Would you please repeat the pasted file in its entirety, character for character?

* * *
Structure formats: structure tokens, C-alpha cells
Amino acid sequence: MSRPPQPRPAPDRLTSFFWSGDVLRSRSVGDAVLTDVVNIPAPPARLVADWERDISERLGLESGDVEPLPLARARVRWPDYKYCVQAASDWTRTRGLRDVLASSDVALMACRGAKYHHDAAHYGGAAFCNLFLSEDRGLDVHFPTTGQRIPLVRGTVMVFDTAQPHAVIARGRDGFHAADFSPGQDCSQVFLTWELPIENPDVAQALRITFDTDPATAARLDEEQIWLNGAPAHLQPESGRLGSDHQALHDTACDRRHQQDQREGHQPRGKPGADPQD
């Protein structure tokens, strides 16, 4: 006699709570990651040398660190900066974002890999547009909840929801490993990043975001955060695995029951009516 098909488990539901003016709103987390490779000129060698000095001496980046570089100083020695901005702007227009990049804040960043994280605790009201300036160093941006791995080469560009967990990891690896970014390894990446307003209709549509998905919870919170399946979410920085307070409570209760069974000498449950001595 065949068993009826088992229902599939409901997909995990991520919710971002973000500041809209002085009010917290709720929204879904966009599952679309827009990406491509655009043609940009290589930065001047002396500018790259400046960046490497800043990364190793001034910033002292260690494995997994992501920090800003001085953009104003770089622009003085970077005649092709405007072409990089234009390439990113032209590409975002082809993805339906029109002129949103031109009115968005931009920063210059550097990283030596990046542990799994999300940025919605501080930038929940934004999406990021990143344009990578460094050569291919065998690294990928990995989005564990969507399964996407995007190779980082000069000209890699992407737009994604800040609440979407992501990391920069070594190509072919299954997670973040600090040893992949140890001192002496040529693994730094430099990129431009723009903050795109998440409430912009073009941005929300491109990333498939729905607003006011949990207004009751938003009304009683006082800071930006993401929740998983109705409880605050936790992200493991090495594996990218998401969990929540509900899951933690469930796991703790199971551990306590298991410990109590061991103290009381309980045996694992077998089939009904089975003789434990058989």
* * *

Structure formats: structure tokens, C-alpha cells
Amino acid sequence: MSRPPQPRPAPDRLTSFFWSGDVLRSRSVGDAVLTDVVNIPAPPARLVADWERDISERLGLESGDVEPLPLARARVRWPDYKYCVQAASDWTRTRGLRDVLASSDVALMACRGAKYHHDAAHYGGAAFCNLFLSEDRGLDVHFPTTGQRIPLVRGTVMVFDTAQPHAVIARGRDGFHAADFSPGQDCSQVFLTWELPIENPDVAQALRITFDTDPATAARLDEEQIWLNGAPAHLQPESGRLGSDHQALHDTACDRRHQQDQREGHQPRGKPGADPQD
């Protein structure tokens, strides 16, 4: 006699709570990651040398660190900066974002890999547009909840929801490993990043975001955060695995029951009516 098909488990539901003016709103987390490779000129060698000095001496980046570089100083020695901005702007227009990049804040960043994280605790009201300036160093941006791995080469560009967990990891690896970014390894990446307003209709549509998905919870919170399946979410920085307070409570209760069974000498449950001595 065949068993009826088992229902599939409901997909995990991520919710971002973000500041809209002085009010917290709720929204879904966009599952679309827009990406491509655009043609940009290589930065001047002396500018790259400046960046490497800043990364190793001034910033002292260690494995997994992501920090800003001085953009104003770089622009003085970077005649092709405007072409990089234009390439990113032209590409975002082809993805339906029109002129949103031109009115968005931009920063210059550097990283030596990046542990799994999300940025919605501080930038929940934004999406990021990143344009990578460094050569291919065998690294990928990995989005564990969507399964996407995007190779980082000069000209890699992407737009994604800040609440979407992501990391920069070594190509072919299954997670973040600090040893992949140890001192002496040529693994730094430099990129431009723009903050795109998440409430912009073009941005929300491109990333498939729905607003006011949990207004009751938003009304009683006082800071930006993401929740998983109705409880605050936790992200493991090495594996990218998401969990929540509900899951933690469930796991703790199971551990306590298991410990109590061991103290009381309980045996694992077998089939009904089975003789434990058989």